Zibby: How much coffee are we talking?

Mitch: I had like ten cups a day.

Zibby: Ten cups? I don’t feel bad about that.

Mitch: Now I don’t have any, none. I’m totally off caffeine, totally off all of it. I don’t even have decaf coffee or decaf tea, just nothing. She helped me in that way. It did stick around for a while until I finished the book. My wife was so much smarter than I was. I had EEGs, EKGs, MRIs of my brain. I had a carotid artery test, you name it, everything. She said, “They’re not going to find anything. You’re going to be okay.” I said, “Then what is this?” She said, “It’s grief.” I said, “No, no, no. I’ve put all that behind me already. It’s been a year, year and a half.” She said, “Mitch, you loved her.” That was about it. She was right, of course. She’s right about most things. In a certain way, I don’t mind paying a physical price for having to write this story because that’s the price of loving a child. I’m okay with that now.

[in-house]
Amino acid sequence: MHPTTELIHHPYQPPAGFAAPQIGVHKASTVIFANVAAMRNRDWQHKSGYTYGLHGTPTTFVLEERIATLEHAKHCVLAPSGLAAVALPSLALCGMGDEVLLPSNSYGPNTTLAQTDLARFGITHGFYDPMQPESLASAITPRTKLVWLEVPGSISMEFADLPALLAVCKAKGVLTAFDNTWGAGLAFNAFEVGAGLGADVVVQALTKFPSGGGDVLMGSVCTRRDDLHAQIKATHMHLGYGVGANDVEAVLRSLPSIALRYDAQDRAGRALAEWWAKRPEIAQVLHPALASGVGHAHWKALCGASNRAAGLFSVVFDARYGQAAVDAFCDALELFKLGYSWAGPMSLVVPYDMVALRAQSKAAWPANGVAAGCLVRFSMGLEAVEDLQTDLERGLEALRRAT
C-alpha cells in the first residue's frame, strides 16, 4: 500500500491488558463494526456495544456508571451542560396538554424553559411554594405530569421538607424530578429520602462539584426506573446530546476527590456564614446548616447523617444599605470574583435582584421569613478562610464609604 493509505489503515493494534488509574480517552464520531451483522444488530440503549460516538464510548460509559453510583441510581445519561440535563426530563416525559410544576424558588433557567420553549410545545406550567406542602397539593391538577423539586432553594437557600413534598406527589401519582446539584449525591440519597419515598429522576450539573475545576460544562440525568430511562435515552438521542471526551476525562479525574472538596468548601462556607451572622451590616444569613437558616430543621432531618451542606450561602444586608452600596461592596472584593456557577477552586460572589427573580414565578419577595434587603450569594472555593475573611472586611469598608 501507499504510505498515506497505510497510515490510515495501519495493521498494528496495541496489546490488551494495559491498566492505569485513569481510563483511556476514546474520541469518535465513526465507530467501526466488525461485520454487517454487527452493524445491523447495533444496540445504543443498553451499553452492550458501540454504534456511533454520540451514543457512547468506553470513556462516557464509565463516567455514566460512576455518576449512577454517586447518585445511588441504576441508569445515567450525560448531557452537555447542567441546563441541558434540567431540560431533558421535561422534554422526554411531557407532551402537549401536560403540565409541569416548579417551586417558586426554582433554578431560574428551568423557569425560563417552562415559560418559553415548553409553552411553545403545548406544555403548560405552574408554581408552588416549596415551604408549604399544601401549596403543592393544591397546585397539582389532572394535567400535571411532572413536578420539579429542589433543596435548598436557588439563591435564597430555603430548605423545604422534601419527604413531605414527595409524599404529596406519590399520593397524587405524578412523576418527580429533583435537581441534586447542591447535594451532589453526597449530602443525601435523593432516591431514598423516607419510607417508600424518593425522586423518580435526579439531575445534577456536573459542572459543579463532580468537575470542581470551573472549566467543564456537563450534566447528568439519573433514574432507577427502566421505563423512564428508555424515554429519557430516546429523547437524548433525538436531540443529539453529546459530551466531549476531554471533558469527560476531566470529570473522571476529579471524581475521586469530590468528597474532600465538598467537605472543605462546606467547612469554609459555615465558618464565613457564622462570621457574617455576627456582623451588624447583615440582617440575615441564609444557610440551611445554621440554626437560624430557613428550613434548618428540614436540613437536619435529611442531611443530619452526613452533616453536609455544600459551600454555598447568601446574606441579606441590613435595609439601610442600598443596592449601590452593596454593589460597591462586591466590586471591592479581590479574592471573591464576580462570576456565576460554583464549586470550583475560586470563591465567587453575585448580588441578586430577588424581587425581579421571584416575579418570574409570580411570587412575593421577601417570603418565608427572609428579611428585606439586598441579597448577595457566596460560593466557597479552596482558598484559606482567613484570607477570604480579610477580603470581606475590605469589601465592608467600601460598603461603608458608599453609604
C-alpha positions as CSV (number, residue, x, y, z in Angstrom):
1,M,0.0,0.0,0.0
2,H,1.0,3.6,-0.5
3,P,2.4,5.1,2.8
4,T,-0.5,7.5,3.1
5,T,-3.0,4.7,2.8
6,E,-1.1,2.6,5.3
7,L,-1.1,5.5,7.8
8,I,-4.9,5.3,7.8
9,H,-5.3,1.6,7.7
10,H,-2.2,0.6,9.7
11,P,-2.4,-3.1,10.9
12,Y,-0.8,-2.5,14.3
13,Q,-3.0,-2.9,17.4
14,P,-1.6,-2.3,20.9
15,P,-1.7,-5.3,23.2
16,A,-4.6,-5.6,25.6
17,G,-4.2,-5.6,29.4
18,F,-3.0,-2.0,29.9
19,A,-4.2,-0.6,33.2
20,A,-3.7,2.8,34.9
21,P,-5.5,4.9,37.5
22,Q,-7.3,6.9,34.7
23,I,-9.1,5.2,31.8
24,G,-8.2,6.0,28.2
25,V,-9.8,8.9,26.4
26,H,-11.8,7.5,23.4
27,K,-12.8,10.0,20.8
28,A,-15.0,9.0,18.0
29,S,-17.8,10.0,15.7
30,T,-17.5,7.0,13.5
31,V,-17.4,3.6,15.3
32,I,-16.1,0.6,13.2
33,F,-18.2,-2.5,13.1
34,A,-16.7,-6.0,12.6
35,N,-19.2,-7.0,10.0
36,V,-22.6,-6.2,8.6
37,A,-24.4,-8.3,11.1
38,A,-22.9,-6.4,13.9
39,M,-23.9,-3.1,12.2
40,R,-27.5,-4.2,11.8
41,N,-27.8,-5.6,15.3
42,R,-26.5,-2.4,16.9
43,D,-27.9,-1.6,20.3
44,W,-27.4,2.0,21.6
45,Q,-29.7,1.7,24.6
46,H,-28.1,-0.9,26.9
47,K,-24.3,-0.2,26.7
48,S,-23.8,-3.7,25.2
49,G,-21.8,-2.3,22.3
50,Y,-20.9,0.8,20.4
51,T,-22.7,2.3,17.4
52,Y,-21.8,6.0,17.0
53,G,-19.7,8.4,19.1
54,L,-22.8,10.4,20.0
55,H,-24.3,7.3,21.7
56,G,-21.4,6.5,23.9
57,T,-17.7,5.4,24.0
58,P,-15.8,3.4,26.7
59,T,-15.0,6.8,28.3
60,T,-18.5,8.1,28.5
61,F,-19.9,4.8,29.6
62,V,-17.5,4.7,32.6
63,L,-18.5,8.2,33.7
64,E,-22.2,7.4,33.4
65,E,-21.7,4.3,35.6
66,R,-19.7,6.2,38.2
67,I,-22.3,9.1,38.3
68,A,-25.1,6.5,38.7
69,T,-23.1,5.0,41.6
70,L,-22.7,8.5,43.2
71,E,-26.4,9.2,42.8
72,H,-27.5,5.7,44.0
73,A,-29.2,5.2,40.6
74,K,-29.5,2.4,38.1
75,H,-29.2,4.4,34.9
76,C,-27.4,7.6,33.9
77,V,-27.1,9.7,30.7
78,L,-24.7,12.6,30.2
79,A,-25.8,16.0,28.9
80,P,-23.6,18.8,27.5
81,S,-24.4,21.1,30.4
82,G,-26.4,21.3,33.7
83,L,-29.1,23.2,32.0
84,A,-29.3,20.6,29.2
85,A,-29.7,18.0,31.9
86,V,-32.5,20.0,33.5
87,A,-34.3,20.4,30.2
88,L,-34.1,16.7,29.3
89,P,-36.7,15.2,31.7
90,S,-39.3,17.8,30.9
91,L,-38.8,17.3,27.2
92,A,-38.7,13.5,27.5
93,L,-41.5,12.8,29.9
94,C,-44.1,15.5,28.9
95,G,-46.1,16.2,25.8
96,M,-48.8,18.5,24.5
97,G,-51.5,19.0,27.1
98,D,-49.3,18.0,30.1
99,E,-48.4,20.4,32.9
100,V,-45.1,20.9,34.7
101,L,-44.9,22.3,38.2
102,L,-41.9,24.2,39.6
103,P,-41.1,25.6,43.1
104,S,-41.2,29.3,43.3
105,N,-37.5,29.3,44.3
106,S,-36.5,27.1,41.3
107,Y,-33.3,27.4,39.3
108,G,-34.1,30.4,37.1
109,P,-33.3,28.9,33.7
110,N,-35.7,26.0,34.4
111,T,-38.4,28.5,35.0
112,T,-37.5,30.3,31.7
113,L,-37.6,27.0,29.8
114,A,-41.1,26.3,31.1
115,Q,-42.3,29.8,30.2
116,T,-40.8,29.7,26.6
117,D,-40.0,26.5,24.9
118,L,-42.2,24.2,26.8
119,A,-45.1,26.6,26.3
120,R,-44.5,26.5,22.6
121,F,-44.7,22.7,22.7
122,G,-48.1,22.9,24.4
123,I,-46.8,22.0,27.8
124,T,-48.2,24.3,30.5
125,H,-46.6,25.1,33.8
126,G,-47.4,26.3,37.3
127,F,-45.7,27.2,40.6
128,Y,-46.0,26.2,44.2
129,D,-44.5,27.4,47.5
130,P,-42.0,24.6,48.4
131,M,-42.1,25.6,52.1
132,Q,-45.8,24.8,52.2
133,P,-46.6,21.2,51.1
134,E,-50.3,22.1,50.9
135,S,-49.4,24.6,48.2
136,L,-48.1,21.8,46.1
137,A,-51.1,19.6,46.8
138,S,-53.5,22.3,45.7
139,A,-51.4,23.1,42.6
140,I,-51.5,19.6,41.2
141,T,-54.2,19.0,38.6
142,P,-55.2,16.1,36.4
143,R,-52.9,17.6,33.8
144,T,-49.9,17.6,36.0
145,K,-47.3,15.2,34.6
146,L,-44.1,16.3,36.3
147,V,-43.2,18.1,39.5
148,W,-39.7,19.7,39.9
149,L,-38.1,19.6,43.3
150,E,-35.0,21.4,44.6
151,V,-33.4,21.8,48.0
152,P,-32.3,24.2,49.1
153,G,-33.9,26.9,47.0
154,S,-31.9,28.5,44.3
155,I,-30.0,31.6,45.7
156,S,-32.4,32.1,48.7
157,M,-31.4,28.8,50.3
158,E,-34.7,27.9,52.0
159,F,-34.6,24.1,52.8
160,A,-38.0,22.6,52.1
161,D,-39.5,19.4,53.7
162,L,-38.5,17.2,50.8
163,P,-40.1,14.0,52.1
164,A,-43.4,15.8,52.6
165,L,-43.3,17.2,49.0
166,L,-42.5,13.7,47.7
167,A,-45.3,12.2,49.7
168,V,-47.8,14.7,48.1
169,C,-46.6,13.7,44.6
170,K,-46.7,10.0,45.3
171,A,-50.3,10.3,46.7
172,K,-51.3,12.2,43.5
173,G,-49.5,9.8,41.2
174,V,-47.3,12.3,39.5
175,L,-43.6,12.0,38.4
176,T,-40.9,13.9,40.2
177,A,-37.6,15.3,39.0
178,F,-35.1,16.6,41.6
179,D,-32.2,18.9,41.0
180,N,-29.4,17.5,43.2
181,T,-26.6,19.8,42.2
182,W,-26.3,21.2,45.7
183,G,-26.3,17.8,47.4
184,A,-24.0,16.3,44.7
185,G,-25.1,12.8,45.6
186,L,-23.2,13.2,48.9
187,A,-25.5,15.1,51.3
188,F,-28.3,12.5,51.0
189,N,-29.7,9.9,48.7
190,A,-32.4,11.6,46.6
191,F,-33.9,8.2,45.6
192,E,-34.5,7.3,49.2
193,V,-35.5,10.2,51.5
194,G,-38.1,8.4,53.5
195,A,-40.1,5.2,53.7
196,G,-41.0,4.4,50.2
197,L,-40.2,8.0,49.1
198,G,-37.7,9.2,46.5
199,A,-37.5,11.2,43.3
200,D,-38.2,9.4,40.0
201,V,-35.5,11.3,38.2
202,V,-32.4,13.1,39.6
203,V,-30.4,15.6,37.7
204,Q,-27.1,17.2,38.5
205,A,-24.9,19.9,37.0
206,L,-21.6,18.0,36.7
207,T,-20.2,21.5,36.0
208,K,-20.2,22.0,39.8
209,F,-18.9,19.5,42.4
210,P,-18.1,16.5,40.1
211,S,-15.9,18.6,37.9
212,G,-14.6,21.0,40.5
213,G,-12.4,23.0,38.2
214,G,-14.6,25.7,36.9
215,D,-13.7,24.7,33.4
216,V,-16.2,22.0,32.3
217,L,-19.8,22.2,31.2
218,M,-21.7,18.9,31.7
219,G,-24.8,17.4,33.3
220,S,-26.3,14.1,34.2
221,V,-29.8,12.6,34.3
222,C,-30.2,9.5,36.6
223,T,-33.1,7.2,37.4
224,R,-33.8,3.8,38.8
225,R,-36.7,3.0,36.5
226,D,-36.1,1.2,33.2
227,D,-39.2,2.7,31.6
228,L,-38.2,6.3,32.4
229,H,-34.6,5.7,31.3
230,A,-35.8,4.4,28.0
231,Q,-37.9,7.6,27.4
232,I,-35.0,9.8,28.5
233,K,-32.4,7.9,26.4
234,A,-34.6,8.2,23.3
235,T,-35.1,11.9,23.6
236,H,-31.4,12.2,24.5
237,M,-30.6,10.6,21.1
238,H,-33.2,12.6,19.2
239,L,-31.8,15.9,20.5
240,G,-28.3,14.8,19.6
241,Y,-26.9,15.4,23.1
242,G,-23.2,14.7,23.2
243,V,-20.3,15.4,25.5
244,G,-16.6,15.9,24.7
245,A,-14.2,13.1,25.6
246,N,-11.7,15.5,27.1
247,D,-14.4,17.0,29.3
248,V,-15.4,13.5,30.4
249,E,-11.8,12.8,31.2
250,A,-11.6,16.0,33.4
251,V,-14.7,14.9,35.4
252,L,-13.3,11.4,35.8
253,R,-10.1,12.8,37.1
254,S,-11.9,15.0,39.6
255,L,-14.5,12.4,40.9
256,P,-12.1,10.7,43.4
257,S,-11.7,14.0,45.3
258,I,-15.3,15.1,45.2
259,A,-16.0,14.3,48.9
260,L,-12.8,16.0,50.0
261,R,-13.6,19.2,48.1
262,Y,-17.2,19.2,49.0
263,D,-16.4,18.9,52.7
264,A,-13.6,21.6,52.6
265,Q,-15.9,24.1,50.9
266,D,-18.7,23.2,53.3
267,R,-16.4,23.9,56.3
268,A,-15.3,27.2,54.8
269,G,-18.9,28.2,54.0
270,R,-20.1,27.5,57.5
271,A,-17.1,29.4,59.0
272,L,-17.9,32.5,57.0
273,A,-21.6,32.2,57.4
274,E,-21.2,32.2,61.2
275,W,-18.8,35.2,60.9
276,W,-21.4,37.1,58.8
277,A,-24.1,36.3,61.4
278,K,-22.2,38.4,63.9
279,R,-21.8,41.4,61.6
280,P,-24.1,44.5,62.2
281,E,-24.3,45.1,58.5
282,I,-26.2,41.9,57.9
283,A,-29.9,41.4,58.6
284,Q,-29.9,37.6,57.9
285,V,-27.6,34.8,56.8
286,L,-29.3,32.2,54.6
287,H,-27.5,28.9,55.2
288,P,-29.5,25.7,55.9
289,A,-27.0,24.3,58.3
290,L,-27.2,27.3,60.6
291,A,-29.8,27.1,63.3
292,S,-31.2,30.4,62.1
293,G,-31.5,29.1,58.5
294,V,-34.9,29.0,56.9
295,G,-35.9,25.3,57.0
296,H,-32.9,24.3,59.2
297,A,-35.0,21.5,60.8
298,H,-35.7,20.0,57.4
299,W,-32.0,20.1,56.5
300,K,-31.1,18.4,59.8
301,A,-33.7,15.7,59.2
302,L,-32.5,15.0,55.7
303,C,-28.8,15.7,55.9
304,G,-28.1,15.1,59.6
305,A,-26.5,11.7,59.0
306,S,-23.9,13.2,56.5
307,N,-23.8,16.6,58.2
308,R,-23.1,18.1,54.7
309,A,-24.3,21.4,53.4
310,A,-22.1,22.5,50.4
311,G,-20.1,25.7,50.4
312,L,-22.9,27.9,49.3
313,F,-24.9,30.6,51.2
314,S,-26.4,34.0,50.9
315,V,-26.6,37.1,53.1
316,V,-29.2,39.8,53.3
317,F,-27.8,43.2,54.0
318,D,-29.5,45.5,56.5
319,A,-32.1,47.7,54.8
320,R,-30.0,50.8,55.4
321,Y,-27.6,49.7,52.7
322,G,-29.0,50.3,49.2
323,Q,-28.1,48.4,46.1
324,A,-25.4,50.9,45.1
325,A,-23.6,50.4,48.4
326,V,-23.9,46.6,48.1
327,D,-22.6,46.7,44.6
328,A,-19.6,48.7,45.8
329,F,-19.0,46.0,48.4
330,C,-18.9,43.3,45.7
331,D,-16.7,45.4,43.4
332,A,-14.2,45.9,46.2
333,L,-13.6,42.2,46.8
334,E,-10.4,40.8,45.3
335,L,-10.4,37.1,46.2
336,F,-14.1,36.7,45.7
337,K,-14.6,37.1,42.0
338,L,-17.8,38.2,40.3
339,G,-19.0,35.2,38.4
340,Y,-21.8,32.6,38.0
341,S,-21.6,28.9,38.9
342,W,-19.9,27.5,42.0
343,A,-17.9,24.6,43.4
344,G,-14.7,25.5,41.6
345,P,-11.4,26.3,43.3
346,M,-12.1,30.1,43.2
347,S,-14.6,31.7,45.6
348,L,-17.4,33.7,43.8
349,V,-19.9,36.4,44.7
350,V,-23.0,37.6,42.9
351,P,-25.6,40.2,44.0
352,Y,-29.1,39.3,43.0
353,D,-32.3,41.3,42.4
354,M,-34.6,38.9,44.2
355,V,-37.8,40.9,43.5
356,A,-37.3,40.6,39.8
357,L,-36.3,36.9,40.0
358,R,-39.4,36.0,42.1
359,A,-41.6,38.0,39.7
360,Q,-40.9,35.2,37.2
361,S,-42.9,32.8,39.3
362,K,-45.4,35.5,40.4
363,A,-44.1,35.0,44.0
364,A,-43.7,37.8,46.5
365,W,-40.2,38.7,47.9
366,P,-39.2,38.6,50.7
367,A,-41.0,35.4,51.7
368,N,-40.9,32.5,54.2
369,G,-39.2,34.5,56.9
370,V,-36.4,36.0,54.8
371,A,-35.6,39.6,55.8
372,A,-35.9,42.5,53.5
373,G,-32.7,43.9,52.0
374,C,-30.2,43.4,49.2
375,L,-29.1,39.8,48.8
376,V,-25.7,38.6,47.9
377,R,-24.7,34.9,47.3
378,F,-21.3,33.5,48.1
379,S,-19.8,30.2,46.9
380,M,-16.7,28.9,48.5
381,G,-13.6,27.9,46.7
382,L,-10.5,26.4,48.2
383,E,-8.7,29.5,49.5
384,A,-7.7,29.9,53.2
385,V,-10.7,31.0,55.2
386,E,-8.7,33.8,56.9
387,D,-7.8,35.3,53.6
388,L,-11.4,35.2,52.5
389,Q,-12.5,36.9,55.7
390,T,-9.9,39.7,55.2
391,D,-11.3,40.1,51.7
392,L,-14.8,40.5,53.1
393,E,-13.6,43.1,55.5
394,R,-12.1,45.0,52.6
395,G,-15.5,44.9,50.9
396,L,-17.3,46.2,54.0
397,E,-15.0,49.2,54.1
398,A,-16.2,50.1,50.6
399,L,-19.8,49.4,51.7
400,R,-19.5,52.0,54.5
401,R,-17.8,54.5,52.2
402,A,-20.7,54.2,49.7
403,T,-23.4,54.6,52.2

Zibby: How does Miss Janine feel about the book? Do you feel like it helped her? Did she help you read along with it? Was it too painful? I feel like it would be such a — I don’t know. Tell me.

Mitch: All my books, my wife makes me read to her. She doesn’t sit and read them. She makes me read them out loud. She seems to enjoy that more. In this particular case, it was tough. It was a lot of tears. There were a few things she asked me to take out, which I did. It was critical for me that she was on board with every word of this because this is as much her story as it is mine. It’s a story about the two of us and our marriage. A whole chapter, one of the seven lessons that Chika left behind, all has to do with her and how you understand your partner, your spouse, so differently once a child comes in. I was so stupid when I was a younger man. I worried about if we have a child, it’s going to take away from me. She’ll probably spend all her time with the kid. It’s going to be two against one, all those silly things you worry about.